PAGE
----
1. What is a council of governments or COG?

A council of governments is a regional governing or coordinating body. COG members are drawn from the cities, counties, and other government bodies within its area. COGs are typically controlled by these local government members, and can offer planning, coordination, and technical assistance to their members; administer programs at a regional level; and act as intermediaries between the local government members and the state or federal government.

  1. What is a Metropolitan Planning Organization or MPO?

MPOs are federally mandated and federally funded transportation policy-making organizations made up of representatives from local government and governmental transportation authorities. The Federal Highway Act of 1962 requires the formation of an MPO for any urbanized area with a population of greater than 50,000.

Congress created MPOs to ensure that federal transportation funding is based on a continuing, cooperative, and comprehensive planning process. It is the job of the MPO to help allocate federal transportation funding to projects that reflect the region’s shared vision for its future.

  1. What is the difference between a COG and an MPO?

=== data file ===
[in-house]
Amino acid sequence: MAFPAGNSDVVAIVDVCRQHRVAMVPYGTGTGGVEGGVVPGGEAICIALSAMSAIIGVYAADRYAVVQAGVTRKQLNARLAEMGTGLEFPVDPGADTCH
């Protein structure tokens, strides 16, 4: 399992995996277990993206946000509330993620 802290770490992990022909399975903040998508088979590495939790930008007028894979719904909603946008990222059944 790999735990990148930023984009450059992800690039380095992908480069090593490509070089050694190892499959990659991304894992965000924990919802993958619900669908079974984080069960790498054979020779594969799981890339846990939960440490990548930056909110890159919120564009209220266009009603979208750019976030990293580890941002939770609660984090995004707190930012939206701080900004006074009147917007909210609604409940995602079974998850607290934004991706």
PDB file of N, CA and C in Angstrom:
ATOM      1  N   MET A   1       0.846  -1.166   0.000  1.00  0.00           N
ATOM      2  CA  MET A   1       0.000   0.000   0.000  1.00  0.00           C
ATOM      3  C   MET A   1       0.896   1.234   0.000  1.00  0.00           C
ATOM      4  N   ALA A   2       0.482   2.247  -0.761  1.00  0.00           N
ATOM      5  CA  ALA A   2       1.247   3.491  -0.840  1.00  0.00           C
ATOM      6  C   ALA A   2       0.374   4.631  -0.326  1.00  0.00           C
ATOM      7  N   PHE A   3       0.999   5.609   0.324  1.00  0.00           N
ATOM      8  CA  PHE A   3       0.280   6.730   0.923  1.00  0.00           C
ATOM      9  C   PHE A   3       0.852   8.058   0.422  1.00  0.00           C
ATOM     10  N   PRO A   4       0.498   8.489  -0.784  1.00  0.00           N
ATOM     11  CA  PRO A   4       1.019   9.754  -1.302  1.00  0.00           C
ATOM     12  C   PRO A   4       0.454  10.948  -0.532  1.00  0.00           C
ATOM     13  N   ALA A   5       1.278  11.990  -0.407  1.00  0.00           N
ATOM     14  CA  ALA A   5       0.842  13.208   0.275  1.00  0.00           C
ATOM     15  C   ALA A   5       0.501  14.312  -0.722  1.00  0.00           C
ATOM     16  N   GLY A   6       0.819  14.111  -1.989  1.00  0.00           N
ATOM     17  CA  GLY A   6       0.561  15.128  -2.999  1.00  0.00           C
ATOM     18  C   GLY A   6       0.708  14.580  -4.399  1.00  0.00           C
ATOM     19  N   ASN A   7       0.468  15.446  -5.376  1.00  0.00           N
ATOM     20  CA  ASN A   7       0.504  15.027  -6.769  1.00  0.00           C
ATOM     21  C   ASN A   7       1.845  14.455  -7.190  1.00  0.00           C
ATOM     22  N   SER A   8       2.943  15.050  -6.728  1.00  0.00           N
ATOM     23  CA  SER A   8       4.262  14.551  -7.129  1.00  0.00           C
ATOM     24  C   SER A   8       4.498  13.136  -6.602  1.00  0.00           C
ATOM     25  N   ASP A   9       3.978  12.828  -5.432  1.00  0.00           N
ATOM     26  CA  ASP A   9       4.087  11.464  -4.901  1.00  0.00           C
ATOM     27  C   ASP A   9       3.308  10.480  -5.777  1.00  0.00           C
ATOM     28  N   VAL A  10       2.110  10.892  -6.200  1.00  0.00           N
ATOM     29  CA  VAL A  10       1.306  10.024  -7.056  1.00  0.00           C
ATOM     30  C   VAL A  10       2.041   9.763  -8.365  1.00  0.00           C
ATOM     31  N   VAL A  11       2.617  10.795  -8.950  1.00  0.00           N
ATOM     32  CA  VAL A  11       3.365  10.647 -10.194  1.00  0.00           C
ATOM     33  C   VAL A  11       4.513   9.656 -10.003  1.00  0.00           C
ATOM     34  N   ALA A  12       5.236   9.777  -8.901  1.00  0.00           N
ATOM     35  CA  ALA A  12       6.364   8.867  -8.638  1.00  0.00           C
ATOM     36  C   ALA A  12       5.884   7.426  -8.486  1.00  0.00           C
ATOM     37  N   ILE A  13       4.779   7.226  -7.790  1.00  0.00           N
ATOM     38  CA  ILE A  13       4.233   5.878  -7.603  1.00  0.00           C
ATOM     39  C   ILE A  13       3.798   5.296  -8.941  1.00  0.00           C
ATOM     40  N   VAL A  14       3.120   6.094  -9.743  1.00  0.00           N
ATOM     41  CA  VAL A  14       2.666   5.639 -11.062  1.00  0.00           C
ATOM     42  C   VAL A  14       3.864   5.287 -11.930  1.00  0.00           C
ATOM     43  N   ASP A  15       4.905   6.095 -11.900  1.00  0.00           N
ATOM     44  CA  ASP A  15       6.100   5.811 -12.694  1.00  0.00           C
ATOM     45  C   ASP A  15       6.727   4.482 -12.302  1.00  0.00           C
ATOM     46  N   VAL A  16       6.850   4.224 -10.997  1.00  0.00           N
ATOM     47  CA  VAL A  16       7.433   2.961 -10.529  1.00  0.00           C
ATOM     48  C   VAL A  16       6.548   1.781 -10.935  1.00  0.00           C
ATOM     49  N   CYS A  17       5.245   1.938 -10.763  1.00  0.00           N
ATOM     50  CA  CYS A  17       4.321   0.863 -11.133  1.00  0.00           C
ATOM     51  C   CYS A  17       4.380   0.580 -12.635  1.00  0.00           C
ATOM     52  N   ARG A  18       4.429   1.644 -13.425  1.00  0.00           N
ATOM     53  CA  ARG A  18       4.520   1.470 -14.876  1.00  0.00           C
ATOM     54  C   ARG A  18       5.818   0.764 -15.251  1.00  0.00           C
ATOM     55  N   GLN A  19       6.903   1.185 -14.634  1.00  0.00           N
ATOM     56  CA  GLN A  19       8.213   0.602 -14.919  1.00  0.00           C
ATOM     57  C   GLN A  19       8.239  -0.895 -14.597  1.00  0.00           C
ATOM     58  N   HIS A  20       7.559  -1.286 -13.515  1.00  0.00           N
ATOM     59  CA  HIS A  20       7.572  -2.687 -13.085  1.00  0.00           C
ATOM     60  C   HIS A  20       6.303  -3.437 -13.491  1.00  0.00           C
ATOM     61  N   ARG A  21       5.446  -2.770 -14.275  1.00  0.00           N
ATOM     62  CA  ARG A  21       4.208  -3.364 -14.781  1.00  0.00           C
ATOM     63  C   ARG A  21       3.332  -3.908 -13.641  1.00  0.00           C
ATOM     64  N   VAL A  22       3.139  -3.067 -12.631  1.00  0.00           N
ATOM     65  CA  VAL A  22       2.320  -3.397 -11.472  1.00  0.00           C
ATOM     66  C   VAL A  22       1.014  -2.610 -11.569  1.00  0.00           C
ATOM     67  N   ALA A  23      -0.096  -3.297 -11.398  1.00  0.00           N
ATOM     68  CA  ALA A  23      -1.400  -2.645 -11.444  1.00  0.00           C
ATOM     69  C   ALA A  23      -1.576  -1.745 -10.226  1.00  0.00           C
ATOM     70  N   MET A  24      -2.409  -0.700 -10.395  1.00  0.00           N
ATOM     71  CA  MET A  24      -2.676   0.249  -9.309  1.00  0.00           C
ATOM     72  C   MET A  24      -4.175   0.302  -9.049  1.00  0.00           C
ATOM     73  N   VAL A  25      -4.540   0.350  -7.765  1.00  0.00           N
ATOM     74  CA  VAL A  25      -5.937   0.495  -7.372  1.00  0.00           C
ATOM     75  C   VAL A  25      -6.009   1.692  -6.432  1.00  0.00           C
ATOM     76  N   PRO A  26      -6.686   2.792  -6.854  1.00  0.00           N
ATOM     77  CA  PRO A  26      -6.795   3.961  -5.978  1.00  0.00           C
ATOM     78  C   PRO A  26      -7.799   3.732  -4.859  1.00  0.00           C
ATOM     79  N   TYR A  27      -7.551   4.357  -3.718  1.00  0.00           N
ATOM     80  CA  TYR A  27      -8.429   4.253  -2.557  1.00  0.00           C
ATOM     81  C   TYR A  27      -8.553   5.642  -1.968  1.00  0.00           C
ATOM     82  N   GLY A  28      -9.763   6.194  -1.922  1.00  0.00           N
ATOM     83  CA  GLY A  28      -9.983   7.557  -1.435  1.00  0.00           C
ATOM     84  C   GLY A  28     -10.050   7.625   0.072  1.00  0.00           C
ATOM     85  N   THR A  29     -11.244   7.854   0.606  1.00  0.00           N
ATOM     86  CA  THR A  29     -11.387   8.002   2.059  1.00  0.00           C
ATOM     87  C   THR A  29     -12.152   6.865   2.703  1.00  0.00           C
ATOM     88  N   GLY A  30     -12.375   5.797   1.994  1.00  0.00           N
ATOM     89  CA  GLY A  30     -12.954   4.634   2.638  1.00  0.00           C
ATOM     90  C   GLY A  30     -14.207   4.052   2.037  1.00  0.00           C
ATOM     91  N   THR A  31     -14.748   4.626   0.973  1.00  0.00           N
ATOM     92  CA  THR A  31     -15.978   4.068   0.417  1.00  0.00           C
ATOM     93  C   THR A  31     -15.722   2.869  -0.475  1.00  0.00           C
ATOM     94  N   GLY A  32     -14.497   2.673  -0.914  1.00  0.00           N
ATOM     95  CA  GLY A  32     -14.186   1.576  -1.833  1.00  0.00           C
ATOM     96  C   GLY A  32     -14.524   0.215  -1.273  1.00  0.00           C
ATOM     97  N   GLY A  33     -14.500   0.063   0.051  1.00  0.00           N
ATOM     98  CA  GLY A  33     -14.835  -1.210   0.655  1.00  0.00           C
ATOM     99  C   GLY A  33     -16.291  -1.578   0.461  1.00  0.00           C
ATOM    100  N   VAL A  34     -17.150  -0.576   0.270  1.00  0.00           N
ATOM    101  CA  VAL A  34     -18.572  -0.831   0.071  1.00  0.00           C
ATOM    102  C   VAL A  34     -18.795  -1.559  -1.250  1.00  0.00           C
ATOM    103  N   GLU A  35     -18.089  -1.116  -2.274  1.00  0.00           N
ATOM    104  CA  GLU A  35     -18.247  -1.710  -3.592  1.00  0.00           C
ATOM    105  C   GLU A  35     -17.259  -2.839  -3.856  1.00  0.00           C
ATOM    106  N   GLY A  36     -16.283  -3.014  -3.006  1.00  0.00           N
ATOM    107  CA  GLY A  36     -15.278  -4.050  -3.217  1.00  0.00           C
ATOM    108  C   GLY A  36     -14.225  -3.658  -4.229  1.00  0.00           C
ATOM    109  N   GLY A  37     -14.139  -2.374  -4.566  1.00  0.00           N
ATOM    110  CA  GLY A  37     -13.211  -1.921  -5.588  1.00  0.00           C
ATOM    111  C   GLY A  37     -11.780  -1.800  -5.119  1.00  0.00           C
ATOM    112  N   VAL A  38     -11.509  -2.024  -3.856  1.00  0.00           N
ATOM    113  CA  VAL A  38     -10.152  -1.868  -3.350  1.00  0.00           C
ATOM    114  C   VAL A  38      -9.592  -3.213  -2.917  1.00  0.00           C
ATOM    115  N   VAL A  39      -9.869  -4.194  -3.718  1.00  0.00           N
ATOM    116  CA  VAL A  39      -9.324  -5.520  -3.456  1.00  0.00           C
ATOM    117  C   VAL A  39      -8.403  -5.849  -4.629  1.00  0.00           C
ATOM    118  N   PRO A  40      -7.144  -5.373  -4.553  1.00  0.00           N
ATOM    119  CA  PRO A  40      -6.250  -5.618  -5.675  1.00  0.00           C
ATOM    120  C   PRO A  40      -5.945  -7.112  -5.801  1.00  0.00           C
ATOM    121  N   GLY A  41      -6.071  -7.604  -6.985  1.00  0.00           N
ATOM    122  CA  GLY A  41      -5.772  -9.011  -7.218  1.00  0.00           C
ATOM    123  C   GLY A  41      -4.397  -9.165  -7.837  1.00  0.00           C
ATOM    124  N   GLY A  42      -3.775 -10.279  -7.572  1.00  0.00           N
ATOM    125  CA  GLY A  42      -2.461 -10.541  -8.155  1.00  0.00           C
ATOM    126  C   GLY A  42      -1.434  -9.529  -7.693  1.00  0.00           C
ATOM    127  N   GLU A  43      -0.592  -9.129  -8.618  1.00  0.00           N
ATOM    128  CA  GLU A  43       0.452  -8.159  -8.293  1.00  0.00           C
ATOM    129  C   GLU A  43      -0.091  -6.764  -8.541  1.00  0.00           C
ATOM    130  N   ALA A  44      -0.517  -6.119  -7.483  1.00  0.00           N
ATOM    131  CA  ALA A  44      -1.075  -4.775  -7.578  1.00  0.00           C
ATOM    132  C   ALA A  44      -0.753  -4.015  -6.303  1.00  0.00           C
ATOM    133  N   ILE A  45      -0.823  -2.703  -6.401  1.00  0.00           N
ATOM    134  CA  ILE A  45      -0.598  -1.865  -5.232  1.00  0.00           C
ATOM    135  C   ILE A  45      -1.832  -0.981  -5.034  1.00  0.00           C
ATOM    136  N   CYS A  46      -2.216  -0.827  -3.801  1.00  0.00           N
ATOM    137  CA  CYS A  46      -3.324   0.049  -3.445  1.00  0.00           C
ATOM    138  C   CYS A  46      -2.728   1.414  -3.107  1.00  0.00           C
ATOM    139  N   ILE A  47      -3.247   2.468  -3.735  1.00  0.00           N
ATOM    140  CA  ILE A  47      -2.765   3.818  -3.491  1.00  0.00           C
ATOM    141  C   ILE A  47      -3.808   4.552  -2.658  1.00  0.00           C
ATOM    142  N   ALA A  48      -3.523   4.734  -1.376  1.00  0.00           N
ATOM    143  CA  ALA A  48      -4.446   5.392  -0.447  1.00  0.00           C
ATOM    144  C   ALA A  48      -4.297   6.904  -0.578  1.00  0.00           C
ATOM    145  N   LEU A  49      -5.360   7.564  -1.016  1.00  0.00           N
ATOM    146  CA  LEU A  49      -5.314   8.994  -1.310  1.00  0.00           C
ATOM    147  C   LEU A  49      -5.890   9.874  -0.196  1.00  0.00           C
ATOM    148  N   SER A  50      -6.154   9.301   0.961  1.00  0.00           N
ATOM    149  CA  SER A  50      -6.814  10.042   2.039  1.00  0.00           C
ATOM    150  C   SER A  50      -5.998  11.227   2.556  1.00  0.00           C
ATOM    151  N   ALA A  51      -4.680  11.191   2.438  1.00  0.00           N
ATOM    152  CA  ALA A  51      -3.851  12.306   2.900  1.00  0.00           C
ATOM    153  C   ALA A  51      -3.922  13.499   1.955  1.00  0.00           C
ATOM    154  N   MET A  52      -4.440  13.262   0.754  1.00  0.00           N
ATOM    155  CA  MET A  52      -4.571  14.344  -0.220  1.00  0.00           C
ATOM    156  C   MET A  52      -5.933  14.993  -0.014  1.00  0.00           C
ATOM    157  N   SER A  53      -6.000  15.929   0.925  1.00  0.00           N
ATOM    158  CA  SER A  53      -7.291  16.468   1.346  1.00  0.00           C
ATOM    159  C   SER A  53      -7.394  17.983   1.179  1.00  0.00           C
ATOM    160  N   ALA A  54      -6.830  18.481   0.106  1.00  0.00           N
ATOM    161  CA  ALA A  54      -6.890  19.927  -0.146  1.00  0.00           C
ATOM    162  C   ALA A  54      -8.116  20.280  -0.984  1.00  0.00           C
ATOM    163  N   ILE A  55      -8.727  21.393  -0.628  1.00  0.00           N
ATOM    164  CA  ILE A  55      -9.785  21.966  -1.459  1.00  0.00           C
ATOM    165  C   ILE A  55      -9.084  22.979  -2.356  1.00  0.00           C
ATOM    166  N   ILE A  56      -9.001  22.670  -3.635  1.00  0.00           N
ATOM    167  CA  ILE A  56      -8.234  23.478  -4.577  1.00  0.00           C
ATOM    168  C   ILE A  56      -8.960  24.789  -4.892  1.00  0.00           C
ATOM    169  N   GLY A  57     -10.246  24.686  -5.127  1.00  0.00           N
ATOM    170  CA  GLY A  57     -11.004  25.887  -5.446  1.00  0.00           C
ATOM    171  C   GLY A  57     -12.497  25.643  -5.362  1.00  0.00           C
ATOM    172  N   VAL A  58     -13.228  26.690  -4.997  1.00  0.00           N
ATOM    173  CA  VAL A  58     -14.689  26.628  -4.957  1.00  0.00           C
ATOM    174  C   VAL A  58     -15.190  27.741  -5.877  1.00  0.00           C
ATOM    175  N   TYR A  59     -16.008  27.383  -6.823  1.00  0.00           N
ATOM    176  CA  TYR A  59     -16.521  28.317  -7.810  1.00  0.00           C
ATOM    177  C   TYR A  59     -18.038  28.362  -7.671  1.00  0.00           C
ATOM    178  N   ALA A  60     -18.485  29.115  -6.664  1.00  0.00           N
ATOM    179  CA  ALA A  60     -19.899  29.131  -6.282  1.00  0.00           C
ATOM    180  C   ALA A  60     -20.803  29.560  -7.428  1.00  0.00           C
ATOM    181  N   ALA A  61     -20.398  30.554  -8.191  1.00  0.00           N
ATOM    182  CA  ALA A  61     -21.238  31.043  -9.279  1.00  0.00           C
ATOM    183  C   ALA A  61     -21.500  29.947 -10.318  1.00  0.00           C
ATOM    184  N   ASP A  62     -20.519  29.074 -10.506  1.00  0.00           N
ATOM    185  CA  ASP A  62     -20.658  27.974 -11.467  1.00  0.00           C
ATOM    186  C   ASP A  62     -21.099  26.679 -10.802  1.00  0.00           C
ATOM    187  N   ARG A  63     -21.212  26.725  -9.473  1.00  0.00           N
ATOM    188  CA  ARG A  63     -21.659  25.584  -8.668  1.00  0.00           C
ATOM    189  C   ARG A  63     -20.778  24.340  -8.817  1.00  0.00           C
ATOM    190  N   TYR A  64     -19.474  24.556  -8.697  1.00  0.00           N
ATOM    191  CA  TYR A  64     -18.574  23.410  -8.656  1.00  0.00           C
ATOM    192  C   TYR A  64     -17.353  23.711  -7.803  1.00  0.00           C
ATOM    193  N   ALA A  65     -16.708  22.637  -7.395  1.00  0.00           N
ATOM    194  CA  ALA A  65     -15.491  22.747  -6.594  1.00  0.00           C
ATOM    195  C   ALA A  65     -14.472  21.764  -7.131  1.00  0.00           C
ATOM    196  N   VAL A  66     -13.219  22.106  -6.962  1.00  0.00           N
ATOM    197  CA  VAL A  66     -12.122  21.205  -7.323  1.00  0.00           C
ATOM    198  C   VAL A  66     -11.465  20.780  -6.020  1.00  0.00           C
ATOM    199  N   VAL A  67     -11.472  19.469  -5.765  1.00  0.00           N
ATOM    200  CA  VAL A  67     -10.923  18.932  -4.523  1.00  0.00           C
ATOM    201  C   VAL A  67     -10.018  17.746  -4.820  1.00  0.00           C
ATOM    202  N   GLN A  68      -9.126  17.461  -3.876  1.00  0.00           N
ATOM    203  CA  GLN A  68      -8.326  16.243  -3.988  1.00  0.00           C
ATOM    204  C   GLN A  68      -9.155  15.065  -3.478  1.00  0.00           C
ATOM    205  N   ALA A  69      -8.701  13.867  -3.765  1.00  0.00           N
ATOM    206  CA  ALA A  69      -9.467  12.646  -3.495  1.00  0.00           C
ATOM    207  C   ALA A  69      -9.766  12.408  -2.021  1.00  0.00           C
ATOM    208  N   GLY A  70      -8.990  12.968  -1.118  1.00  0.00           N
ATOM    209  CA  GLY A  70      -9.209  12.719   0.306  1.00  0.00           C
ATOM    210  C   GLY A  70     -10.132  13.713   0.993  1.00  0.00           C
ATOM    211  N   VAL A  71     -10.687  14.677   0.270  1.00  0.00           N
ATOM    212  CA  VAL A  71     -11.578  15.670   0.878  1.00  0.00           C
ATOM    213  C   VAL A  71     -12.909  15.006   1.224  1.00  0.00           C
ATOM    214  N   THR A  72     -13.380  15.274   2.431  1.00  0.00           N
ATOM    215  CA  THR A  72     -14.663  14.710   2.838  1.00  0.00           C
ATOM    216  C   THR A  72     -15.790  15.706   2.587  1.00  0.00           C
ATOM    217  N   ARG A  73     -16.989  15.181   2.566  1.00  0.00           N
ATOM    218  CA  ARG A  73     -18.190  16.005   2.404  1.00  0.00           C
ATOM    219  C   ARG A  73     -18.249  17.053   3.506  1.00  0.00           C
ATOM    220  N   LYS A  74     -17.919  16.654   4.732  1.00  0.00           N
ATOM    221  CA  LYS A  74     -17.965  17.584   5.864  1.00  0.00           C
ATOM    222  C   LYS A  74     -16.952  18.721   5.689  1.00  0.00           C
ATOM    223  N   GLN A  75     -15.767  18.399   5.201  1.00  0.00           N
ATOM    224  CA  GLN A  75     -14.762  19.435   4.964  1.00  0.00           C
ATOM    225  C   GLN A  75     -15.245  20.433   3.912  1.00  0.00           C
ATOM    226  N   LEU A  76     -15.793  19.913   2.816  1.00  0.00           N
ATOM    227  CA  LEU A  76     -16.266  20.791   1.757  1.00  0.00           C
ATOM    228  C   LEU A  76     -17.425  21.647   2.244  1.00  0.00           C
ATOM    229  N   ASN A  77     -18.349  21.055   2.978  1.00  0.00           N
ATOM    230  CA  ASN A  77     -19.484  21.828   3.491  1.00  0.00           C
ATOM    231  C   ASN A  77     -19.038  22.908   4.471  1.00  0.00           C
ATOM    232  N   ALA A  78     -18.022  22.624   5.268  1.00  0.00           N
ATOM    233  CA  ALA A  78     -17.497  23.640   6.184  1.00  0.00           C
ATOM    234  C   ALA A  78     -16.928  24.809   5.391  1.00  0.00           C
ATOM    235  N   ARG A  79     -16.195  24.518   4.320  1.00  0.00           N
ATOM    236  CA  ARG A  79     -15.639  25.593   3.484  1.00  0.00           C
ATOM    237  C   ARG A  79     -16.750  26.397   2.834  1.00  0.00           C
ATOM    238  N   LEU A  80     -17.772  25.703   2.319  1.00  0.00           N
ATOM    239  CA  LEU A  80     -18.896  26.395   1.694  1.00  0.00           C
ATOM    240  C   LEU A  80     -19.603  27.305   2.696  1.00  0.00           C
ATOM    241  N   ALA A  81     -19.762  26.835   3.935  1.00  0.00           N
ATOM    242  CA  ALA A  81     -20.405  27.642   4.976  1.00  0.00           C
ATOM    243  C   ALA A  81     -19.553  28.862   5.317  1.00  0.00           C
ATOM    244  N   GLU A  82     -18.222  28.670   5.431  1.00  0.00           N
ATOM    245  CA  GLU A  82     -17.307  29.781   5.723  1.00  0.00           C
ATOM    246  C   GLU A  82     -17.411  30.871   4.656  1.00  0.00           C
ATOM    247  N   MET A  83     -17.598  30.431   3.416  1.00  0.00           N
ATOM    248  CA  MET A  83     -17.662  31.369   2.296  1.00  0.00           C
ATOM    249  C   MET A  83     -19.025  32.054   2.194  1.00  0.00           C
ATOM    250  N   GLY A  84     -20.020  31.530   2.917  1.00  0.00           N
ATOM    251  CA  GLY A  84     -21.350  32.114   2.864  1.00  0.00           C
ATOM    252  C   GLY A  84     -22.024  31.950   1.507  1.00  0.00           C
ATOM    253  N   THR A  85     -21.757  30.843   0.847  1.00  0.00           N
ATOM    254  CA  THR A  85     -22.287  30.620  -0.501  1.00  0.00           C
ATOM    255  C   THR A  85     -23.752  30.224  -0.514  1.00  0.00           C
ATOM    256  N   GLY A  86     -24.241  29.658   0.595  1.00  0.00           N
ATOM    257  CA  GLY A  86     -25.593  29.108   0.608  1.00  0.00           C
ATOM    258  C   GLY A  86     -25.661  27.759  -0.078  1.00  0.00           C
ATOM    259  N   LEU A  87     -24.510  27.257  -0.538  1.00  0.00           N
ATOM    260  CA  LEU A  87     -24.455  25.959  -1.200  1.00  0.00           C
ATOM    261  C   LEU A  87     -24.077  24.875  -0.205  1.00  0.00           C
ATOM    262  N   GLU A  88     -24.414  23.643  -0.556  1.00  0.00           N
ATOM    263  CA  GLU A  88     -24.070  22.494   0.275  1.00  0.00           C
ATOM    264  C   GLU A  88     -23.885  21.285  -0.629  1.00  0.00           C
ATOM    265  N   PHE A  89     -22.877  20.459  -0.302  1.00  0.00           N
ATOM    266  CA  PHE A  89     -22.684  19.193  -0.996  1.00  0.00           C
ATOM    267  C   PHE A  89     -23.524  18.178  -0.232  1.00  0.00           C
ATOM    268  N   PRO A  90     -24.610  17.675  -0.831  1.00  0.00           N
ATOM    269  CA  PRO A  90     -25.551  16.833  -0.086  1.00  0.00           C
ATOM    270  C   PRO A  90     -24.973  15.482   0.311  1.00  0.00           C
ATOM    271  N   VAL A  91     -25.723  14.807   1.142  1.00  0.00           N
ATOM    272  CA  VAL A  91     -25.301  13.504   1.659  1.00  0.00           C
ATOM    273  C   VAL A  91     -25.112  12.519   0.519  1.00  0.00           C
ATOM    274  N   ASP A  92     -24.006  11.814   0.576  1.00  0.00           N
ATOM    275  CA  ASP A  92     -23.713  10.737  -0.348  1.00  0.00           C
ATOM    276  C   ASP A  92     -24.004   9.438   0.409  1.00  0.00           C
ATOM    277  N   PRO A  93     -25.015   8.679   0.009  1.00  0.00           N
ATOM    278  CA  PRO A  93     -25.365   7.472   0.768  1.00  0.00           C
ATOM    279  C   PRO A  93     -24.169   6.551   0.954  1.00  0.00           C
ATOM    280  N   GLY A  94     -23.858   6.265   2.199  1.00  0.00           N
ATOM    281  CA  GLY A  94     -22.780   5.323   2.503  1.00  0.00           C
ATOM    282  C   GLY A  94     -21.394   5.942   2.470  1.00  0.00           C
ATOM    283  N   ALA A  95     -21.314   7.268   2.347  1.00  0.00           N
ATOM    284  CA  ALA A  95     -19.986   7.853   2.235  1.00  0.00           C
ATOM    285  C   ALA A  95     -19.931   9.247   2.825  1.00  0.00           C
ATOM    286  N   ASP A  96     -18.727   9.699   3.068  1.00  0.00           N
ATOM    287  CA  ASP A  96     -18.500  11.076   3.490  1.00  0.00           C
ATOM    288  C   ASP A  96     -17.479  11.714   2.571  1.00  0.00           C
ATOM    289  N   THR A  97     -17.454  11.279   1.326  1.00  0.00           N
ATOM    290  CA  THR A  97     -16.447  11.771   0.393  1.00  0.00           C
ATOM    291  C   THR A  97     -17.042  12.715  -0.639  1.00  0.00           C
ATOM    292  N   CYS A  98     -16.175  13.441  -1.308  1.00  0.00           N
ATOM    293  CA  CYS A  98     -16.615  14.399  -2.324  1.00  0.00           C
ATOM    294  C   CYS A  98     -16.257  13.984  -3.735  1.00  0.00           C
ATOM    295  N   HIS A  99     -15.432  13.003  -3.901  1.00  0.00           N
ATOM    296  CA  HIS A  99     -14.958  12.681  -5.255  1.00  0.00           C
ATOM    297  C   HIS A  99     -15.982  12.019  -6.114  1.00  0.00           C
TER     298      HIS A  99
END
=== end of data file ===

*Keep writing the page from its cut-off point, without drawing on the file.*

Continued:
COGs may be distinct from or encompass regional Metropolitan Planning Organizations. In our case, PPACG encompasses the Pike’s Peak MPO. MPOs are focused on transportation planning, while COGs have a broader scope, often including environmental planning and human services.

  1. Is my city or town included in PPACG’s planning area or the Pikes Peak MPO?

PPACG’s planning area covers all of Park, El Paso, and Teller Counties. PPACG provides environmental planning and aging services to this three-county area. The Pikes Peak MPO plans for future transportation needs in the urbanized portions of El Paso and Teller counties. The MPO boundary is dictated by current and future population densities.

The Pikes Peak MPO area encompasses the cities of Colorado Springs, Fountain, Manitou Springs, and Woodland Park; portions of unincorporated El Paso County; and the towns of Green Mountain Falls, Monument, and Palmer Lake.

The larger PPACG planning area includes the members of the MPO as well as the cities of Cripple Creek and Victor, unincorporated Park and Teller Counties; the remaining (non-urbanized) portions of El Paso County; and the towns of Calhan, Ramah, Alma, and Fairplay.

This map (PDF) shows the PPACG MPO Boundary, the 2017 Census Urban Area Boundary, and the Air Quality Maintenance Area Boundary for the Pikes Peak Region.

  1. Does PPACG build roads?

PPACG does not build roads. Our member governments are responsible for building and maintaining the transportation facilities in the Pikes Peak Region. PPACG develops a regional long range transportation plan (LRTP) that helps determine which local projects are eligible to receive federal funds.

  1. How many MPOs or COGs are there in Colorado?

There are five MPOs or COGs in Colorado. The Denver Area Council of Governments (DRCOG) is located in Denver; the Pikes Peak Area Council of Governments (PPACG) is located in Colorado Springs; the North Front Range MPO (NFRMPO) is located in Fort Collins; the Grand Valley MPO (GVMPO) is located in Grand Junction; and the Pueblo Area Council of Governments (PACOG) is located in Pueblo.